While it's tempting to buy pre-packaged fajita seasoning, it's just as easy and healthier to make your own at home. You avoid preservatives, added ingredients and sugar, and get total control of the taste. Jump to Recipe keyboard_arrow_down
Making homemade fajita seasoning couldn't be easier and can be done with spices you already have in your pantry.
Want to really impress the family and guests on fajita night? Break out your own homemade fajita mix seasoning! Making your own seasoning is simple, reduces added ingredients that you can’t spell, is significantly more cost effective, and impresses your guests since everything is made from scratch. This bold fajita mix will liven up your fajita dinner and allow you to throw your own personal flavor into the mix. Fajitas can be an intimidating meal to take on, but when you have the right seasoning you are off to a great start.
What goes into fajita seasoning?
A store-bought fajita mix will contain a lot of the same ingredients as this recipe, but also some added ones that are concerning, these include; corn maltodextrin, corn syrup solids, modified corn starch, and caramel color. This seasoning mix contains only ingredients you are familiar with and is naturally colored. Cornstarch, chili powder, salt, paprika, sugar, cumin, crushed red pepper, cayenne pepper, garlic and onion powder. After reading through the ingredients list, you will find that you most likely already have most of the fajita spices in your spice rack.
How much fajita seasoning per pound?
The amount of fajita seasoning you use depends on personal preference. But, as a general rule using 1 tablespoon per pound of meat provides a great balance of meat to fajita spices. With this recipe making approximately 10 tablespoons, you will find that it lasts longer than the premade packet which is only good for one use, and you will have plenty of fajita spices to make more fajita mix later. And trust me, you will want to make more! I also like to include extra fajita seasoning on the veggies so they have plenty of flavor as well.
Tips & Tricks for Making Fajita Seasoning
- Purchase a cute and convenient spice container to put your homemade spices in. Use labels to name the spice mixture and make sure to include the date of when it was made and any instructions about how to use it.
- Allow the meat to marinate with the spices prior to cooking for extra flavor. To do this you can add a little lemon or lime juice to make it moist and able to be rubbed easier. Olive oil also works but will add some extra calories.
- When mixing spices, it is easiest to place them all into a bowl and use a whisk to mix. This will help it to incorporate more evenly.
Lighten Up your Homemade Fajitas
- Consider using a beef that is low in saturated fat such as eye of round, sirloin, or top round. These can tend to be a bit tougher, so having them marinate prior to cooking would be ideal.
- Chicken breast or shrimp is a great replacement for steak to lower the amount of saturated fat intake for this recipe. It is also a great zero point option for anyone on Weight Watchers.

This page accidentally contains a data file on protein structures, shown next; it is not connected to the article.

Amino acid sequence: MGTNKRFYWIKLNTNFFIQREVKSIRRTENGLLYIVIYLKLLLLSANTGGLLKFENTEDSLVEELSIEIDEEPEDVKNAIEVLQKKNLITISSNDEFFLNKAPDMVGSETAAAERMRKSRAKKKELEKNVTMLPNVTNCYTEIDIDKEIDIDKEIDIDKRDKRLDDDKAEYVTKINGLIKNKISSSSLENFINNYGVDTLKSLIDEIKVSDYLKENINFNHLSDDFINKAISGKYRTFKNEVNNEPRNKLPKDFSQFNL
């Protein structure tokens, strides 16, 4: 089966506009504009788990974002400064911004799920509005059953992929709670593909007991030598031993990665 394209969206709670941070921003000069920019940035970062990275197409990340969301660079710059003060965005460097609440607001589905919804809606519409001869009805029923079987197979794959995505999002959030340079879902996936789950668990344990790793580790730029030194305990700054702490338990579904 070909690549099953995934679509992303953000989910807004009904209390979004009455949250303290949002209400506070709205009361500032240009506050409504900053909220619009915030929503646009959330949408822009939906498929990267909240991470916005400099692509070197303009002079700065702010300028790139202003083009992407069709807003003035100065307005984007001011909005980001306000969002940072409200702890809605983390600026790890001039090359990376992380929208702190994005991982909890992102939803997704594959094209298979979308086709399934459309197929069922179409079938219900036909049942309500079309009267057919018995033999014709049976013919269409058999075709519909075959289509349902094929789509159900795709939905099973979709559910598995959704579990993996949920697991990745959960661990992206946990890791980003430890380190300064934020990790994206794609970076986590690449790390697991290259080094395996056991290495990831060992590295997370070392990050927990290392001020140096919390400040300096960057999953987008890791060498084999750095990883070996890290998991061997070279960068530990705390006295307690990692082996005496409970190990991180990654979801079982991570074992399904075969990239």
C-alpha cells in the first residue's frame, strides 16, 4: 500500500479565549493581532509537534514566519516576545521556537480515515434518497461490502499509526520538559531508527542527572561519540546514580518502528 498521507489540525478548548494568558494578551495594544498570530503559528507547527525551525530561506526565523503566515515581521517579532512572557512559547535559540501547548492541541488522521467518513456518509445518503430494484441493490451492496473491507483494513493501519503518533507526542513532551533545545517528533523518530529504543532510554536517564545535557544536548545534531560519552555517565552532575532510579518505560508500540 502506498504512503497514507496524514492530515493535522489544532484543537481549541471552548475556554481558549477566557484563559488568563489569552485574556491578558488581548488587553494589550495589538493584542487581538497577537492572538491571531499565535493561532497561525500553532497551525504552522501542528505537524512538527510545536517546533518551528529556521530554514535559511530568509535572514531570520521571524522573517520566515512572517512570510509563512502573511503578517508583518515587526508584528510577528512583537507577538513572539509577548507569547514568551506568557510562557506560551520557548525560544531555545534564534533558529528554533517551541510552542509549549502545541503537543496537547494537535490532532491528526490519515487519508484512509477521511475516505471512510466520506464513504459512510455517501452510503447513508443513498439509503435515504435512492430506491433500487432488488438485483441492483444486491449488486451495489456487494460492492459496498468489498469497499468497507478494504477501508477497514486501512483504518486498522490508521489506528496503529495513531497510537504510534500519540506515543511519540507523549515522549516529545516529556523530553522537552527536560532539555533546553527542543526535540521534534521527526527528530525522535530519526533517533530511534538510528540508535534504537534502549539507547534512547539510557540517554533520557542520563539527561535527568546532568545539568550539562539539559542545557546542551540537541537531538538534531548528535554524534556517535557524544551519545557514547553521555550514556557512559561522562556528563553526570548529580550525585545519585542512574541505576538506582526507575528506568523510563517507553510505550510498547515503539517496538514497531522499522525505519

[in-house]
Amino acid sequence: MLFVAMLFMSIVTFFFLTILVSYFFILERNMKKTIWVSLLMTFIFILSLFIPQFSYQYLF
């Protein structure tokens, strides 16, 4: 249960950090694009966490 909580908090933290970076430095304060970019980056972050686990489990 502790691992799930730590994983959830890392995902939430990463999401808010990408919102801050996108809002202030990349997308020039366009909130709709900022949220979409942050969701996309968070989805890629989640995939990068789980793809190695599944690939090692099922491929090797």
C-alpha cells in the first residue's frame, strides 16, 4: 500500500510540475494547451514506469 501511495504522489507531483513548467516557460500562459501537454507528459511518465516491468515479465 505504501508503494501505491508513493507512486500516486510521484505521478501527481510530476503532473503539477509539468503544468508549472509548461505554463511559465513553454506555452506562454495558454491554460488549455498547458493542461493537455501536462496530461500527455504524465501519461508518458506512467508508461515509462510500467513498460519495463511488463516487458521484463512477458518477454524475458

- If you are looking to make super authentic beef fajitas, you will want to reach for skirt steak. It is a fattier cut, but is the traditional meat of choice.
Suggested Sides for Fajitas
When making fajitas, many people like to stick to the classics and serve it alongside rice, beans, and tortillas. Each person’s fajita eating style is different, but these three items are staples for many. However, I like to create a fajita bar and let people pile on as many toppings as they choose. That almost always includes guacamole, sour cream or Greek yogurt, cheese, lettuce, tomato, onion, cilantro, and limes. I also always include lettuce wraps and chopped lettuce for anyone looking for a low carb option.
Keep in Mind
It is not uncommon when you are measuring spices to accidentally continue using a tablespoon measuring spoon when you should have switched to a teaspoon or vice versa. Pay careful attention as you are scooping ingredients because the size changes halfway through. You want to avoid adding too much or too little of any of these seasonings.
A Little History
Did you know that fajitas are not a Texan dish? While they were developed in Texas, they were first cooked by Mexican ranch hands in Texas. So, credit goes to Mexico for this delicious dish. They would kill a steer and be given the least wanted portion of meat, known as skirt steak. Since this part of the beef comes from the diaphragm area of the cow and is long like a belt it began being referred to as “faja” by the Mexican ranchers that developed the recipe, which means belt in Spanish. Fajitas have come a long way since the 1930’s. They are no longer considered a cheap meal for ranch hands, but a popular meal item at any Mexican restaurants. They come out on steaming plates ready for you, or you and a friend if you get fajitas for two, to enjoy!
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Fajita Seasoning & Fajita Spices
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- 3 tbsp cornstarch or arrowroot (see notes)
- 2 tbsp chili powder
- 1.5 tbsp salt
- 1 tbsp paprika
- 1 tbsp sugar (or Stevia or leave out)
- 2 tsp. crushed chicken bouillon cube (optional)
- 1 tsp. onion powder
- 1/2 tsp garlic powder
- 1/2 tsp cayenne pepper
- 1/4 tsp crushed red pepper flakes
- 1/2 tsp cumin
Mix everything together and store in an airtight container.
* Percent Daily Values are based on a 2,000 calorie diet. Your daily values may be higher or lower depending on your calorie needs.
The Nutritional Values provided are estimates only and may vary based on the preparation method.
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